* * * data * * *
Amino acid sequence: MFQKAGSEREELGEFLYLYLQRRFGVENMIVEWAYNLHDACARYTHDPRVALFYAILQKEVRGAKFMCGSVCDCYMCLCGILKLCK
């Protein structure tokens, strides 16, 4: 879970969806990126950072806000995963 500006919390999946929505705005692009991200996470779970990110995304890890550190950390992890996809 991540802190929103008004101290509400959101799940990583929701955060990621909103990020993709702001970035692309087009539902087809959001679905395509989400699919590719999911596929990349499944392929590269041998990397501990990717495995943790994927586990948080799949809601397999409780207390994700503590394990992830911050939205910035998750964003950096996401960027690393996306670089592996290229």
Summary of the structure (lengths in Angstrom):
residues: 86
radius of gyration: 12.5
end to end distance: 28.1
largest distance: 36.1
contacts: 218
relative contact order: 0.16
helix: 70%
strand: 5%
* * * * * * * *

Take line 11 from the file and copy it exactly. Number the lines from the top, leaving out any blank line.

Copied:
strand: 5%